• ‚Äč
    • Share to Facebook
    • Twitter
    • Email
    • Print

Californians Gather in Sacramento to Lobby for Animal Protection

Animal advocates from across California are gathering at the State Capitol for Humane Lobby Day on Thursday. Humane Lobby Day, hosted by The Humane Society of the United States and the ASPCA® (The American Society for the Prevention of Cruelty to Animals®), is connecting nearly 300 advocates with lawmakers to support animal welfare legislation.

"Humane Lobby Day is a unique opportunity for animal advocates from across the state to meet with their legislators and work for stronger animal protection laws," said Jennifer Fearing, California senior state director for The HSUS. "Californians are urging their representatives to support stronger penalties for animal neglect, to require accurate labeling of fur garments, to protect California horses from slaughter, and to oppose an expansion of the state's trophy hunt of bears."

"There are several animal-friendly bills pending and animal lovers have an opportunity to meet with their elected officials and be the voice for animals," added Jill Buckley, senior director of Government Relations & Mediation for the ASPCA. "We're thrilled with the number of supporters attending the event, and hope to make headway with state legislators to enact stronger laws protecting animals from cruelty."

Proposed expansion of bear trophy hunt

In addition to lobby training and meetings with their elected officials, advocates will be joined by Sen. Leland Yee, D-San Francisco, at a rally at the Capitol in opposition to a proposal by the California Department of Fish and Game to expand the state's trophy hunting of bears.

The department's ill-advised proposal would expand trophy hunting in additional counties and allow more bears to be killed each season. It would also expand high-tech hound hunting of bears in the state, including authorizing the unsportsmanlike use of GPS collars that allow trophy hunters to track bears remotely, and "tip switches" that notify trophy hunters from afar when a bear has been treed.

Fur labeling

Assemblymembers Fiona Ma, D-San Francisco, and Ted Lieu, D-Torrance, will brief the assembled advocates about their legislation (AB 1656) to protect consumers by requiring that all garments made with animal fur be accurately labeled. Recent investigations in the Los Angeles, San Francisco and Sacramento areas found unlabeled fur jackets for sale at well-known stores, in several instances being described by the salespeople as fake fur. AB 1656 passed the Assembly earlier this week.

Although a federal law governs labeling of fur apparel, a loophole allows those garments trimmed with fur valued at $150 or less to remain unlabeled, often leaving consumers in the dark as to whether many fur-trimmed jackets and coats contain animal fur. Humane Lobby Day participants are asking the legislature to pass AB 1656 and make California the sixth state to require fur labeling.

Penalties for animal cruelty and neglect

Californians are also voicing their support for AB 2012, a bill introduced by Assemblymember Ted Lieu to increase penalties for animal neglect. While this crime currently is only punishable with a fine of up to $20,000 and up to six months in jail, AB 2012 adds the possibility of one year of jail time in egregious neglect cases.

Horse slaughter resolution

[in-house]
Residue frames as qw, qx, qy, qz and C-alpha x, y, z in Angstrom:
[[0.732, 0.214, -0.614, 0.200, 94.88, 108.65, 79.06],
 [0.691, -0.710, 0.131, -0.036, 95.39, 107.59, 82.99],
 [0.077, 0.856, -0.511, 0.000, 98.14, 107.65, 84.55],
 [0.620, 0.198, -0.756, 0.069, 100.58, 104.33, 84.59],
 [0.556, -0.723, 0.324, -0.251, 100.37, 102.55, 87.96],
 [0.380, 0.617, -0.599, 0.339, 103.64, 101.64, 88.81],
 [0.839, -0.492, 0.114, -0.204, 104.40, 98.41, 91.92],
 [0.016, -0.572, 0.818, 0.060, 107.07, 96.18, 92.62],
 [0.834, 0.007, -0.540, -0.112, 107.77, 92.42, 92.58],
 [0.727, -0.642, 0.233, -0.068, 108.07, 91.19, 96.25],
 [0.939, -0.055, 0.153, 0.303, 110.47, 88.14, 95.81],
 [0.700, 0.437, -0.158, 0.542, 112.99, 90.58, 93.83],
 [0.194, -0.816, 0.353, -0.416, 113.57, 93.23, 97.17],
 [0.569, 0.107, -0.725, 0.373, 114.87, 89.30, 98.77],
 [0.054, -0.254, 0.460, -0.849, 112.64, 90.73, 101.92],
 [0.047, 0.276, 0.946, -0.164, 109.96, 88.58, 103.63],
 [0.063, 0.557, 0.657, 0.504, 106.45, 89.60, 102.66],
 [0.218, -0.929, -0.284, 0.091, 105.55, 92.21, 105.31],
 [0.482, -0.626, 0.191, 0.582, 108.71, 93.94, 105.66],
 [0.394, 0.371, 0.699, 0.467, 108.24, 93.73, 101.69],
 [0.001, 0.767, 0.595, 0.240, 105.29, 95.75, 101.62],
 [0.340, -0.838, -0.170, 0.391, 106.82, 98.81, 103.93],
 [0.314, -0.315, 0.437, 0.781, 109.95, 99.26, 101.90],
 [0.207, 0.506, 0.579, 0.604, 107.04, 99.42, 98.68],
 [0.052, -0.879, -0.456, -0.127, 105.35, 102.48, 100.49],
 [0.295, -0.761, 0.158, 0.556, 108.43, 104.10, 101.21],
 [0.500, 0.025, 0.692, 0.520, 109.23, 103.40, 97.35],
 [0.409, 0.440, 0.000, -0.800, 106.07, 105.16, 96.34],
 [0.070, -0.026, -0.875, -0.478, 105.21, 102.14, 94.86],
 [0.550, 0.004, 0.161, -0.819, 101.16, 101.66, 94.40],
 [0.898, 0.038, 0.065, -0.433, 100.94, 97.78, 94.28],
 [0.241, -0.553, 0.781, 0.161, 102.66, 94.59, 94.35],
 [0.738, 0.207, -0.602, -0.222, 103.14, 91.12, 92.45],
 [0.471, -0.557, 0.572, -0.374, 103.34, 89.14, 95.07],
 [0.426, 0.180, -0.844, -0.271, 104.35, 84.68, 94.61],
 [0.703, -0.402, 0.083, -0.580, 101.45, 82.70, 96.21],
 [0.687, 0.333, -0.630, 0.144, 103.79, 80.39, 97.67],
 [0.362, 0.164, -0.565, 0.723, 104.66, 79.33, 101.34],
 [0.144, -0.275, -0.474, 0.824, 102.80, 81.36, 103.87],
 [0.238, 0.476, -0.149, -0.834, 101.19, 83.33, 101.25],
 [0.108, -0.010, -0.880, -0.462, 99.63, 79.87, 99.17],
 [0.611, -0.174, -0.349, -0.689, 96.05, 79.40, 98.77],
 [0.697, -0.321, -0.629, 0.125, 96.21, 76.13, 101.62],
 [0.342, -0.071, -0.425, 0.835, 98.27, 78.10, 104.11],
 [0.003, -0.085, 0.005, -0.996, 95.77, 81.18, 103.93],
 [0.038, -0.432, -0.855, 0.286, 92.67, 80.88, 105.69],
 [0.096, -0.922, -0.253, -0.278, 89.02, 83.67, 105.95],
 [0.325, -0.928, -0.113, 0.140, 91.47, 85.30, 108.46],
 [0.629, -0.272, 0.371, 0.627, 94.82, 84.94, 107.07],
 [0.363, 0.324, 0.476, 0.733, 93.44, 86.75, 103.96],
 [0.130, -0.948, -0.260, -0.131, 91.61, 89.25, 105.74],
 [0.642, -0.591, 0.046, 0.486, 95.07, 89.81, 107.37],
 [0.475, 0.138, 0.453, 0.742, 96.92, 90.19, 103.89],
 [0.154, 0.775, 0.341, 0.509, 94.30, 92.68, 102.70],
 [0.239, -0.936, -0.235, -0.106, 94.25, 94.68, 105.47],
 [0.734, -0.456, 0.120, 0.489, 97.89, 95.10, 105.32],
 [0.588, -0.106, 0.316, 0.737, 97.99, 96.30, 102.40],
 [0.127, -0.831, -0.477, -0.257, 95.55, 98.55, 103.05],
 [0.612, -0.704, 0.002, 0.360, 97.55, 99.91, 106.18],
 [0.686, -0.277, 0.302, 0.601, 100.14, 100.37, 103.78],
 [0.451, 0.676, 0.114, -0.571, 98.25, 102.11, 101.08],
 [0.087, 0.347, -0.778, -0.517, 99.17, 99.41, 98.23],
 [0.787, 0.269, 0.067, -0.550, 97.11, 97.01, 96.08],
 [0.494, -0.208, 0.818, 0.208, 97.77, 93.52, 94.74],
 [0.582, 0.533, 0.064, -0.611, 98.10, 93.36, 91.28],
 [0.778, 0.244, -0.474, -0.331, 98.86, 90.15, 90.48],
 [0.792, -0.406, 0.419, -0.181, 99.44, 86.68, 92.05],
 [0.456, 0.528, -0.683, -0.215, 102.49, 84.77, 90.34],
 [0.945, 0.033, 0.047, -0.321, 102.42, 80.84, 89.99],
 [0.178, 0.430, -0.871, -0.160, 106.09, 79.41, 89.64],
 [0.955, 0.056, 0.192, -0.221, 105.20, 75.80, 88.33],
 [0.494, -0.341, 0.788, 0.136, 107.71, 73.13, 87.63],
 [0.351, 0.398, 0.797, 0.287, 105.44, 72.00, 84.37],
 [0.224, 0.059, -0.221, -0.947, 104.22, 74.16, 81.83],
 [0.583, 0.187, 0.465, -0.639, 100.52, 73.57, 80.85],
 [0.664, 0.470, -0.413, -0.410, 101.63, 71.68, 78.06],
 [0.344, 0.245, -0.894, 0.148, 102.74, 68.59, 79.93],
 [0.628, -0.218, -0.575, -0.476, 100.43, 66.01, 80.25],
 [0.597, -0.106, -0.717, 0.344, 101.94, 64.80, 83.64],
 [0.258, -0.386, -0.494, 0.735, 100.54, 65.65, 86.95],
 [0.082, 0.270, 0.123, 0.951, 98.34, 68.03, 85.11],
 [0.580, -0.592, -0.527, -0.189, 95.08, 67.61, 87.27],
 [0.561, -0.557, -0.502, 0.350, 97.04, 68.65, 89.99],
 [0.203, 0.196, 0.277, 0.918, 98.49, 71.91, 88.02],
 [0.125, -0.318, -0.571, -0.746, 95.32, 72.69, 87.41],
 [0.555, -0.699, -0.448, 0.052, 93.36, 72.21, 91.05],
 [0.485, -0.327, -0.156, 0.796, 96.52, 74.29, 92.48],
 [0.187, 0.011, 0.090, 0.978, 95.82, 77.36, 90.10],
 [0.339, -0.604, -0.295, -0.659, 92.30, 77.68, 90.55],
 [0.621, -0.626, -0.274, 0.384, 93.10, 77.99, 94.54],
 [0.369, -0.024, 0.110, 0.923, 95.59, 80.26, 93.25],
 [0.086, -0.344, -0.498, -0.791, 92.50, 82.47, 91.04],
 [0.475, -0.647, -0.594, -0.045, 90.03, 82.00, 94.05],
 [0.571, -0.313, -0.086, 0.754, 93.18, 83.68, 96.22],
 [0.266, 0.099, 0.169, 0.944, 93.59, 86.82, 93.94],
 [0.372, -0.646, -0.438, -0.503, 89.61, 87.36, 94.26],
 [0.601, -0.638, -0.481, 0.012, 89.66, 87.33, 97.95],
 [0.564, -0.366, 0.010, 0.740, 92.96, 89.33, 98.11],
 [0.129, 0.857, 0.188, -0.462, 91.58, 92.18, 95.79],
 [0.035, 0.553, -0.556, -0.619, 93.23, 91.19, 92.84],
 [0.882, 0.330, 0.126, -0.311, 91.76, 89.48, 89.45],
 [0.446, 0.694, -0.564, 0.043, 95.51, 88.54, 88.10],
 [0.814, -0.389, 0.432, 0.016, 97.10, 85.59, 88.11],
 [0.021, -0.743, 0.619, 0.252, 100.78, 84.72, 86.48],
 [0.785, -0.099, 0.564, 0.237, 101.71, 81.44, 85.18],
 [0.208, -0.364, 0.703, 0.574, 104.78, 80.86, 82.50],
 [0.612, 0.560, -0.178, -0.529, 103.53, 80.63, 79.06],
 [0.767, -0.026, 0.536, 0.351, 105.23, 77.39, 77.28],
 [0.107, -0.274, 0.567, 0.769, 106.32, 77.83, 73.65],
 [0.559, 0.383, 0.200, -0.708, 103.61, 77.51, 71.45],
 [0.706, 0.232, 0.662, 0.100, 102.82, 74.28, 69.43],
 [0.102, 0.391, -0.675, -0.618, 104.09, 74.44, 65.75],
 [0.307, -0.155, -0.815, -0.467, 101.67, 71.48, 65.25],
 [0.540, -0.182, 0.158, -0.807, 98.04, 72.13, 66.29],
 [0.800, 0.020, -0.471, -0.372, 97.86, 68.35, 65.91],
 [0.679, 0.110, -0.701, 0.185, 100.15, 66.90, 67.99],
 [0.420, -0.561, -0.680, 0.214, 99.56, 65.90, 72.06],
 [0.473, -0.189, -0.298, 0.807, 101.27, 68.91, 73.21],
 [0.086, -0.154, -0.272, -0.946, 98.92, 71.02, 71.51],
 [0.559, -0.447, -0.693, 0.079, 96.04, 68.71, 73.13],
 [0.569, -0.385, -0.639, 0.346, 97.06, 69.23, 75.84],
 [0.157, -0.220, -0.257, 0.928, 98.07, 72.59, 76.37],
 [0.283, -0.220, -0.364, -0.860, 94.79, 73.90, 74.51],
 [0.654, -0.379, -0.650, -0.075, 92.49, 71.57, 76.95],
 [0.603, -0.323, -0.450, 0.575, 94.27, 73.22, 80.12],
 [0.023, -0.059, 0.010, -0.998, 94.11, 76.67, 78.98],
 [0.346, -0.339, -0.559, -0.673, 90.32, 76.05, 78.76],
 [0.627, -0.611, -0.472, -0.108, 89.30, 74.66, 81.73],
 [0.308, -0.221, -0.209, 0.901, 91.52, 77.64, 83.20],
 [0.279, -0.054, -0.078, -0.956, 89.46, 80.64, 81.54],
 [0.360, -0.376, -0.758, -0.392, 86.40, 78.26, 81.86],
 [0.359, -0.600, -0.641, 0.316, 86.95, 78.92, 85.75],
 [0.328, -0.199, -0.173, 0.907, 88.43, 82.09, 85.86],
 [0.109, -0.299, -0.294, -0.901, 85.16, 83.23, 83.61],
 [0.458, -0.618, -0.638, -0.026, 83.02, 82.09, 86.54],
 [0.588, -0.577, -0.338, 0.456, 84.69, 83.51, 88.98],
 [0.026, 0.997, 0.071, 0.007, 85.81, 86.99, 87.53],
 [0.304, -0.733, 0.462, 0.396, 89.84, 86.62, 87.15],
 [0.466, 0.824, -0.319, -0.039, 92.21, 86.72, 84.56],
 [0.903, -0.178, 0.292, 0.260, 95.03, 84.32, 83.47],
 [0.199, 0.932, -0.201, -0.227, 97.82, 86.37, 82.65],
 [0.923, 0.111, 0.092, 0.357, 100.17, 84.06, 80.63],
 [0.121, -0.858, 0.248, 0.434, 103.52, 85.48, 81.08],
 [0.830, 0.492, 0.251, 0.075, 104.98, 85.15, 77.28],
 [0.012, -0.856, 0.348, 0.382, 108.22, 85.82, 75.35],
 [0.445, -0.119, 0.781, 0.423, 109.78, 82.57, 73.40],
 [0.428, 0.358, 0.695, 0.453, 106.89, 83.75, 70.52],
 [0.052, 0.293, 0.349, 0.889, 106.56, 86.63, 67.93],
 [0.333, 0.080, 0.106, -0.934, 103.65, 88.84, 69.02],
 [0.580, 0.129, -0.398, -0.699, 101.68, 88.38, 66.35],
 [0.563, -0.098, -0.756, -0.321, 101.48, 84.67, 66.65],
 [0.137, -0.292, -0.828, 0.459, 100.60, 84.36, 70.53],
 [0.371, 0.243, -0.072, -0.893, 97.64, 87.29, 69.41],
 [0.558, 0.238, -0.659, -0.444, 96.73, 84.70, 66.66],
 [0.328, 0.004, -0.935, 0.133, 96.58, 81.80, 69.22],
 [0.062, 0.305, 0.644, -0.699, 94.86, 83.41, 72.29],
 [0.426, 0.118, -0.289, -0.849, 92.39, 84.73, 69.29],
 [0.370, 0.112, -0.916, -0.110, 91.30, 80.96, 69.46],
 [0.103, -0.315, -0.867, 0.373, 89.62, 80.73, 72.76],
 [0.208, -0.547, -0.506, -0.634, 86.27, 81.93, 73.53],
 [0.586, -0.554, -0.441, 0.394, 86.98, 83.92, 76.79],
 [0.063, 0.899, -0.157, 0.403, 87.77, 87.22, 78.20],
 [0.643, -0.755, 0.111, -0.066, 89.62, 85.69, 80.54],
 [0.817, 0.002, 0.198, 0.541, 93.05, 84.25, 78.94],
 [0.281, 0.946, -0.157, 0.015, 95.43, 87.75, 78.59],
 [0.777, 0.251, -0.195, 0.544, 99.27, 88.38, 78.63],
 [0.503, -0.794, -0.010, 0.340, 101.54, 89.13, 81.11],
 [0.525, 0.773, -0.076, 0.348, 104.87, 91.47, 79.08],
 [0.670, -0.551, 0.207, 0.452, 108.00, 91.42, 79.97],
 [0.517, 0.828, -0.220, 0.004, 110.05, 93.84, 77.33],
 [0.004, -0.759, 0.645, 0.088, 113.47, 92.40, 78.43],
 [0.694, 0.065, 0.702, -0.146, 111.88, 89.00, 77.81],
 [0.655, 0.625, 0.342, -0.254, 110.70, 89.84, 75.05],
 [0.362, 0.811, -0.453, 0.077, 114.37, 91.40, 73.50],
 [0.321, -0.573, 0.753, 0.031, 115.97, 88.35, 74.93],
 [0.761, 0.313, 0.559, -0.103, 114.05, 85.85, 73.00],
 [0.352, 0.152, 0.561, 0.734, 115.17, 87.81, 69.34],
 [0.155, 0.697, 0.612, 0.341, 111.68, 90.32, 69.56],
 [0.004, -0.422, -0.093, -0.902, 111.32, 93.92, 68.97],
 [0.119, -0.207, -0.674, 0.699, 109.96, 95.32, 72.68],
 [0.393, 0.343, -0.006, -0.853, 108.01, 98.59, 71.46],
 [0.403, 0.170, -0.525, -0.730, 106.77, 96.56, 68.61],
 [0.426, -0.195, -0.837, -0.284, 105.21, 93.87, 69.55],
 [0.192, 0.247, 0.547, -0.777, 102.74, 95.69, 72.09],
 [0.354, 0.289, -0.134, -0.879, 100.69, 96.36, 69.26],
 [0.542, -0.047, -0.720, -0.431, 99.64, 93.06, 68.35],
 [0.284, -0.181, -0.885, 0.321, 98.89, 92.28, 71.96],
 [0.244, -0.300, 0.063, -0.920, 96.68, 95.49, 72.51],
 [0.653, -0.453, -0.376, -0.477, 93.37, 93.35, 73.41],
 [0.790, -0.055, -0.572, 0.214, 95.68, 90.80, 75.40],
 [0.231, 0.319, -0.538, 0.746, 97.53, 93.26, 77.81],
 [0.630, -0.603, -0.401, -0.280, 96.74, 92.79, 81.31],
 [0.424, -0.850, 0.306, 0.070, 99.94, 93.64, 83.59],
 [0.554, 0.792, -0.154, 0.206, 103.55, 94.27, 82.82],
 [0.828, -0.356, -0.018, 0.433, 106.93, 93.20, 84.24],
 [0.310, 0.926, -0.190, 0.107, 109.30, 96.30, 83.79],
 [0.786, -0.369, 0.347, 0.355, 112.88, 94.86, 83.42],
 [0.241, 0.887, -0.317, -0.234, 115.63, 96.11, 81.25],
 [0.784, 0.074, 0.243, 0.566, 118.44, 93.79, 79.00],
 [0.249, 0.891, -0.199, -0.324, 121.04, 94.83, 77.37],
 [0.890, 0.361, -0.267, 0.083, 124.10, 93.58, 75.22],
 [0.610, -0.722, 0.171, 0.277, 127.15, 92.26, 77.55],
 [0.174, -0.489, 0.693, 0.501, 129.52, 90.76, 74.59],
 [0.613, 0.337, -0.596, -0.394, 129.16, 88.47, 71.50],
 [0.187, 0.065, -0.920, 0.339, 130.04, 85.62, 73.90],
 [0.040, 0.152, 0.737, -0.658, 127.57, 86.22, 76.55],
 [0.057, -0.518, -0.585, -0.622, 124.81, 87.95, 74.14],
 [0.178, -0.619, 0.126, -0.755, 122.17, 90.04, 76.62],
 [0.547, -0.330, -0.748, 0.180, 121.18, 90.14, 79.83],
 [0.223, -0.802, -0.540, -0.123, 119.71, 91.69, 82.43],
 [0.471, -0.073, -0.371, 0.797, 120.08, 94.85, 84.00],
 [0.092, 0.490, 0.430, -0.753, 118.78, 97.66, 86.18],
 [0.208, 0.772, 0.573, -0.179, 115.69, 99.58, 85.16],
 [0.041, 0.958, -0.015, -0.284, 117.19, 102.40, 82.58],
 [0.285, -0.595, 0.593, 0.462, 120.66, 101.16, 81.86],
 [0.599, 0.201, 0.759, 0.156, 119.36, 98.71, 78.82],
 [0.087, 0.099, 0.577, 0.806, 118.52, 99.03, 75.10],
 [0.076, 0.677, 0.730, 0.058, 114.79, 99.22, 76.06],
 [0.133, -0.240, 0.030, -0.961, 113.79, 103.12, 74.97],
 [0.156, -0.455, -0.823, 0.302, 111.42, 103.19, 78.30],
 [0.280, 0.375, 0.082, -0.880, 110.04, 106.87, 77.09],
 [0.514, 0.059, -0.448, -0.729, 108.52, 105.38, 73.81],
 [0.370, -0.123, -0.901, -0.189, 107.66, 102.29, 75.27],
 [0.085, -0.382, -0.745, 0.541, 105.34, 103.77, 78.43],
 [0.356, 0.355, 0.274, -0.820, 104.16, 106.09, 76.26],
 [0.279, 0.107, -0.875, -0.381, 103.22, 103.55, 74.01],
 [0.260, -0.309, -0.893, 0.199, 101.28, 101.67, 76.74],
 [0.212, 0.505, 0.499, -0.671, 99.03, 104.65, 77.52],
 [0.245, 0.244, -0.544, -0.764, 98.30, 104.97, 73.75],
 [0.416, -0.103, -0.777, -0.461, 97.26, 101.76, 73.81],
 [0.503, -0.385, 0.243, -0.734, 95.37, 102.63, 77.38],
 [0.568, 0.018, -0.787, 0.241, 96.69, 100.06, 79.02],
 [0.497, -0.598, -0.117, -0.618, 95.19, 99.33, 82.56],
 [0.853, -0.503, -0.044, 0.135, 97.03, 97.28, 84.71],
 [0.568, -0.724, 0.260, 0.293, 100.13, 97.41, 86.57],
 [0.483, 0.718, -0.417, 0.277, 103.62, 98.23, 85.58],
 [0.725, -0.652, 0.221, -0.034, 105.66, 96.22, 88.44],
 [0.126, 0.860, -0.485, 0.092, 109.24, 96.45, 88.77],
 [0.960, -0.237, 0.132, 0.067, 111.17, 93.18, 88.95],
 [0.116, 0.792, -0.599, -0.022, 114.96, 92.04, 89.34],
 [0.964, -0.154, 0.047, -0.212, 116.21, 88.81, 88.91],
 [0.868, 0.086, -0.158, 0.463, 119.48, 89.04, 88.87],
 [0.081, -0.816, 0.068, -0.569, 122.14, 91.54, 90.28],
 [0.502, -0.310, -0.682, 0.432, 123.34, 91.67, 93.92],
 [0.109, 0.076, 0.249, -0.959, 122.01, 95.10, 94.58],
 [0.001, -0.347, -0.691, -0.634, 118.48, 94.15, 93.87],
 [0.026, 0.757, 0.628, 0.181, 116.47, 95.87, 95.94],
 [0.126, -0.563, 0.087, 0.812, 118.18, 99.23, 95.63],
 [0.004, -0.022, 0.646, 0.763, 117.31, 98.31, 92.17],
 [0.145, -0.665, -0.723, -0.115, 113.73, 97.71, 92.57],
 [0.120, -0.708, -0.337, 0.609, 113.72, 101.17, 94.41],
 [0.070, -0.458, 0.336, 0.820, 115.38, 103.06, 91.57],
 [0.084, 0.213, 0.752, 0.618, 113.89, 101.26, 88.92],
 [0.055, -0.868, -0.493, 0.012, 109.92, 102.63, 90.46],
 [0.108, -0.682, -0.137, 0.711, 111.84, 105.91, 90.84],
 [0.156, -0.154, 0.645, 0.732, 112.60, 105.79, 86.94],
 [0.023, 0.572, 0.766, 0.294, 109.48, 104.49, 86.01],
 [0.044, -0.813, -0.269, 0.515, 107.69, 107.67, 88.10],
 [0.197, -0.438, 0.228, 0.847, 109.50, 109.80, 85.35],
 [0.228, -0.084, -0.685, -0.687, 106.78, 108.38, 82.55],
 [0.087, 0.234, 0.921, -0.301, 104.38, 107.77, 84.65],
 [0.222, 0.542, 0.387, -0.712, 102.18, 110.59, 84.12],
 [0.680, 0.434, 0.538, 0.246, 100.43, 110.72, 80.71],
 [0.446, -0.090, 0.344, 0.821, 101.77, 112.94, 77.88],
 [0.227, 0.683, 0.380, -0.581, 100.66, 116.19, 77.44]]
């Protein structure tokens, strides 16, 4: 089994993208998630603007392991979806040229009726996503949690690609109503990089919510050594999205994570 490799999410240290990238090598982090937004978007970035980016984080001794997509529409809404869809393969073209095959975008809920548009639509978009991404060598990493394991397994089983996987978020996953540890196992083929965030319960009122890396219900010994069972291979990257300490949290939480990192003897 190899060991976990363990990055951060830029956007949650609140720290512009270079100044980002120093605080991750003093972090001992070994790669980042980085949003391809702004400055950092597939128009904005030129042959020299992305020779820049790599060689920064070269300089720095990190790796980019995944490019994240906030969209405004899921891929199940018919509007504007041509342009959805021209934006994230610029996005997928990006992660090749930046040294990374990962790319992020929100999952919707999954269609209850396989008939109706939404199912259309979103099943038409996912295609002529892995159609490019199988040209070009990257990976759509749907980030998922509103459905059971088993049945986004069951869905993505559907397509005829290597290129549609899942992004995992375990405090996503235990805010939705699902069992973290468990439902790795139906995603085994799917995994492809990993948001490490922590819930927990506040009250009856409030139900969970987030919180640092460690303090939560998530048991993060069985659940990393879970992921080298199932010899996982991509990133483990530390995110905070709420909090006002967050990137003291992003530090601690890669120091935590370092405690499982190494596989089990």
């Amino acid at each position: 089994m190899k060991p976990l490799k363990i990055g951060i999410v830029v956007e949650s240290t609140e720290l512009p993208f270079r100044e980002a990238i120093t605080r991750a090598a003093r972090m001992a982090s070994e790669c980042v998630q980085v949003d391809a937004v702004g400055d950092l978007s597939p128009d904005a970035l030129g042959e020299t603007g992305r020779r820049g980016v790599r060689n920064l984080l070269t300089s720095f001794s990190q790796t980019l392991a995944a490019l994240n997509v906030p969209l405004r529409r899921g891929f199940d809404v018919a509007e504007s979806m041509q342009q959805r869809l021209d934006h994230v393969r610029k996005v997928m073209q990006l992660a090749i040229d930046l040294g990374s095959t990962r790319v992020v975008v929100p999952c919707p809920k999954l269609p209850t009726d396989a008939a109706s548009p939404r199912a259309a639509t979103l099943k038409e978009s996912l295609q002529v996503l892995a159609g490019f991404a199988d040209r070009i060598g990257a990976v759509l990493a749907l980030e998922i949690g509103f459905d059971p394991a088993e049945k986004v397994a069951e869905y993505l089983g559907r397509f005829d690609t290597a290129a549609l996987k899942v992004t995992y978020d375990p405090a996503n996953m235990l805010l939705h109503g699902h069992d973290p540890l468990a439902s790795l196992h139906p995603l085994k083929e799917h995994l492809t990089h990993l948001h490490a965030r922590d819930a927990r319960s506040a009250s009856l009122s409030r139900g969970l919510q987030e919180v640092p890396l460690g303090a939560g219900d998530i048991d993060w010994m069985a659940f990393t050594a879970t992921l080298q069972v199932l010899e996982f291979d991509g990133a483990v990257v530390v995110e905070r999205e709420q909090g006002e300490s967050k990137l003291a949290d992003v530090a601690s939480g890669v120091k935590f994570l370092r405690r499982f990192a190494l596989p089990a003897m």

Animal advocates are also backing a resolution aimed at protecting California horses from slaughter for human consumption. Sen. Dean Florez, D-Shafter, has proposed a joint legislative resolution asking the U.S. Congress to pass the Prevention of Equine Cruelty Act (H.R. 503/S. 727), bills that would prohibit the possession, transport, purchase and sale of horses in interstate or foreign commerce for slaughter for human consumption.

Last year, states across the country enacted 121 new laws for animals. During 2009, California legislators passed landmark bipartisan legislation, including upgrading penalties for dogfighting; protecting La Jolla's harbor seal habitat; prohibiting the cruel and unnecessary docking of cow's tails; and increasing fines on those who poach our state's wildlife. This year, a new California Animal Protection legislative caucus was formed and already boasts 25 members from both parties. Caucus co-chairs Assemblymember Cameron Smyth, R-Santa Clarita, and Pedro Nava, D-Santa Barbara, along with caucus member Assemblymember Dave Jones, D-Sacramento, will also meet with Lobby Day participants.


Follow The HSUS on Twitter. See our work for animals on your iPhone by searching "HumaneTV" in the App Store.

The Humane Society of the United States is the nation's largest animal protection organization — backed by 11 million Americans, or one of every 28. For more than a half-century, The HSUS has been fighting for the protection of all animals through advocacy, education and hands-on programs. Celebrating animals and confronting cruelty — On the Web at humanesociety.org.

Founded in 1866, the ASPCA® (The American Society for the Prevention of Cruelty to Animals®) is the first humane organization established in the Americas and serves as the nation's leading voice for animal welfare. One million supporters strong, the ASPCA's mission is to provide effective means for the prevention of cruelty to animals throughout the United States. As a 501 [c] [3] not-for-profit corporation, the ASPCA is a national leader in the areas of anti-cruelty, community outreach and animal health services. The ASPCA, which is headquartered in New York City, offers a wide range of programs, including a mobile clinic outreach initiative, its own humane law enforcement team, and a groundbreaking veterinary forensics team and mobile animal CSI unit. For more information, please visit aspca.org.

Button reading donate now